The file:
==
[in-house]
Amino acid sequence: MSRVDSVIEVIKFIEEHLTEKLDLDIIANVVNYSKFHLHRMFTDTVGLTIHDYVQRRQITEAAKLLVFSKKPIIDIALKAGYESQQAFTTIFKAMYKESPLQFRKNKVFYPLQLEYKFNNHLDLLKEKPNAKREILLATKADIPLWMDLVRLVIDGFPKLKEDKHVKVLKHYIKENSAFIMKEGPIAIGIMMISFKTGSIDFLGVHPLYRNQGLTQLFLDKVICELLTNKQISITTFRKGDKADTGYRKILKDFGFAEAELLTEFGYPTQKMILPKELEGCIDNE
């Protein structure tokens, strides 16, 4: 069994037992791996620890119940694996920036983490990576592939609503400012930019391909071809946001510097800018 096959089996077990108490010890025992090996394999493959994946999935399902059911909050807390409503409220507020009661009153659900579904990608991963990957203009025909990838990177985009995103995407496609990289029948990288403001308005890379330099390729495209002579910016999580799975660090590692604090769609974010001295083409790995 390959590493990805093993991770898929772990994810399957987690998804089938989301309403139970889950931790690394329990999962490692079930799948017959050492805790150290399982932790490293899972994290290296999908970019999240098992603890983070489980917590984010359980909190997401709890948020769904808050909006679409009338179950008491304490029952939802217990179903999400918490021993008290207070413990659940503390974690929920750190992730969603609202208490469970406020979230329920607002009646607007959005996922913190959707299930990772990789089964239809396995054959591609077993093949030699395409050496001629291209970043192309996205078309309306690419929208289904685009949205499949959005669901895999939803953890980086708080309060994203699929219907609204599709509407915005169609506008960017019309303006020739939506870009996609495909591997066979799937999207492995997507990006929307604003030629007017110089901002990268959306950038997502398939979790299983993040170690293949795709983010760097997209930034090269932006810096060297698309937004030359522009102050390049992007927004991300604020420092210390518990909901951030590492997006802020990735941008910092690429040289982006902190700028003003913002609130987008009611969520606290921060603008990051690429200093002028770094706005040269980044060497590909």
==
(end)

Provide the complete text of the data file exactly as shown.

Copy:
[in-house]
Amino acid sequence: MSRVDSVIEVIKFIEEHLTEKLDLDIIANVVNYSKFHLHRMFTDTVGLTIHDYVQRRQITEAAKLLVFSKKPIIDIALKAGYESQQAFTTIFKAMYKESPLQFRKNKVFYPLQLEYKFNNHLDLLKEKPNAKREILLATKADIPLWMDLVRLVIDGFPKLKEDKHVKVLKHYIKENSAFIMKEGPIAIGIMMISFKTGSIDFLGVHPLYRNQGLTQLFLDKVICELLTNKQISITTFRKGDKADTGYRKILKDFGFAEAELLTEFGYPTQKMILPKELEGCIDNE
């Protein structure tokens, strides 16, 4: 069994037992791996620890119940694996920036983490990576592939609503400012930019391909071809946001510097800018 096959089996077990108490010890025992090996394999493959994946999935399902059911909050807390409503409220507020009661009153659900579904990608991963990957203009025909990838990177985009995103995407496609990289029948990288403001308005890379330099390729495209002579910016999580799975660090590692604090769609974010001295083409790995 390959590493990805093993991770898929772990994810399957987690998804089938989301309403139970889950931790690394329990999962490692079930799948017959050492805790150290399982932790490293899972994290290296999908970019999240098992603890983070489980917590984010359980909190997401709890948020769904808050909006679409009338179950008491304490029952939802217990179903999400918490021993008290207070413990659940503390974690929920750190992730969603609202208490469970406020979230329920607002009646607007959005996922913190959707299930990772990789089964239809396995054959591609077993093949030699395409050496001629291209970043192309996205078309309306690419929208289904685009949205499949959005669901895999939803953890980086708080309060994203699929219907609204599709509407915005169609506008960017019309303006020739939506870009996609495909591997066979799937999207492995997507990006929307604003030629007017110089901002990268959306950038997502398939979790299983993040170690293949795709983010760097997209930034090269932006810096060297698309937004030359522009102050390049992007927004991300604020420092210390518990909901951030590492997006802020990735941008910092690429040289982006902190700028003003913002609130987008009611969520606290921060603008990051690429200093002028770094706005040269980044060497590909």